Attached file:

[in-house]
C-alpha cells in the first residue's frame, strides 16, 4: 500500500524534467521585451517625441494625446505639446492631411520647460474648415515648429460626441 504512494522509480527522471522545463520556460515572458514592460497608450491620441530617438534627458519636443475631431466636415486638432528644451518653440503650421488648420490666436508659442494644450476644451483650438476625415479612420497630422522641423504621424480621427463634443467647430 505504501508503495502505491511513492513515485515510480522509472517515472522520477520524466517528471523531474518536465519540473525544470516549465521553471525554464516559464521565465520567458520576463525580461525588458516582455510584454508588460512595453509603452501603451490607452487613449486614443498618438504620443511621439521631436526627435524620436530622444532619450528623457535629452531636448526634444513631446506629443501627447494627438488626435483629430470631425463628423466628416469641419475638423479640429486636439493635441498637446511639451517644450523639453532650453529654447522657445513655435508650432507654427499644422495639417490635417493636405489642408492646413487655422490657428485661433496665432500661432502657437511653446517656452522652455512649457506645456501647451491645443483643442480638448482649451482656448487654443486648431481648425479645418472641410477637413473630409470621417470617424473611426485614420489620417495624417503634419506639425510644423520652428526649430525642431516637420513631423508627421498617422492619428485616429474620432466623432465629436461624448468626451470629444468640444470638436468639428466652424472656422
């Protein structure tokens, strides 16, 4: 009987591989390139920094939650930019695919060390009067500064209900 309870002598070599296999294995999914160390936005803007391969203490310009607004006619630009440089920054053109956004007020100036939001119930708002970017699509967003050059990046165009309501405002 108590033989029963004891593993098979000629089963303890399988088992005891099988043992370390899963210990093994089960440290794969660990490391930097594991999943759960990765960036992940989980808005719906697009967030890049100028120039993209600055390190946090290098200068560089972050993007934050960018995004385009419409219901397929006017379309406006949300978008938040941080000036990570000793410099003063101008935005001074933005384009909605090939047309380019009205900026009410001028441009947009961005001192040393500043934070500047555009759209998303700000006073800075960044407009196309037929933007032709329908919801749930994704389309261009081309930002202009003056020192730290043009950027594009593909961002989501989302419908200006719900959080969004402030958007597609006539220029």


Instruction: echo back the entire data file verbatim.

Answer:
[in-house]
C-alpha cells in the first residue's frame, strides 16, 4: 500500500524534467521585451517625441494625446505639446492631411520647460474648415515648429460626441 504512494522509480527522471522545463520556460515572458514592460497608450491620441530617438534627458519636443475631431466636415486638432528644451518653440503650421488648420490666436508659442494644450476644451483650438476625415479612420497630422522641423504621424480621427463634443467647430 505504501508503495502505491511513492513515485515510480522509472517515472522520477520524466517528471523531474518536465519540473525544470516549465521553471525554464516559464521565465520567458520576463525580461525588458516582455510584454508588460512595453509603452501603451490607452487613449486614443498618438504620443511621439521631436526627435524620436530622444532619450528623457535629452531636448526634444513631446506629443501627447494627438488626435483629430470631425463628423466628416469641419475638423479640429486636439493635441498637446511639451517644450523639453532650453529654447522657445513655435508650432507654427499644422495639417490635417493636405489642408492646413487655422490657428485661433496665432500661432502657437511653446517656452522652455512649457506645456501647451491645443483643442480638448482649451482656448487654443486648431481648425479645418472641410477637413473630409470621417470617424473611426485614420489620417495624417503634419506639425510644423520652428526649430525642431516637420513631423508627421498617422492619428485616429474620432466623432465629436461624448468626451470629444468640444470638436468639428466652424472656422
């Protein structure tokens, strides 16, 4: 009987591989390139920094939650930019695919060390009067500064209900 309870002598070599296999294995999914160390936005803007391969203490310009607004006619630009440089920054053109956004007020100036939001119930708002970017699509967003050059990046165009309501405002 108590033989029963004891593993098979000629089963303890399988088992005891099988043992370390899963210990093994089960440290794969660990490391930097594991999943759960990765960036992940989980808005719906697009967030890049100028120039993209600055390190946090290098200068560089972050993007934050960018995004385009419409219901397929006017379309406006949300978008938040941080000036990570000793410099003063101008935005001074933005384009909605090939047309380019009205900026009410001028441009947009961005001192040393500043934070500047555009759209998303700000006073800075960044407009196309037929933007032709329908919801749930994704389309261009081309930002202009003056020192730290043009950027594009593909961002989501989302419908200006719900959080969004402030958007597609006539220029």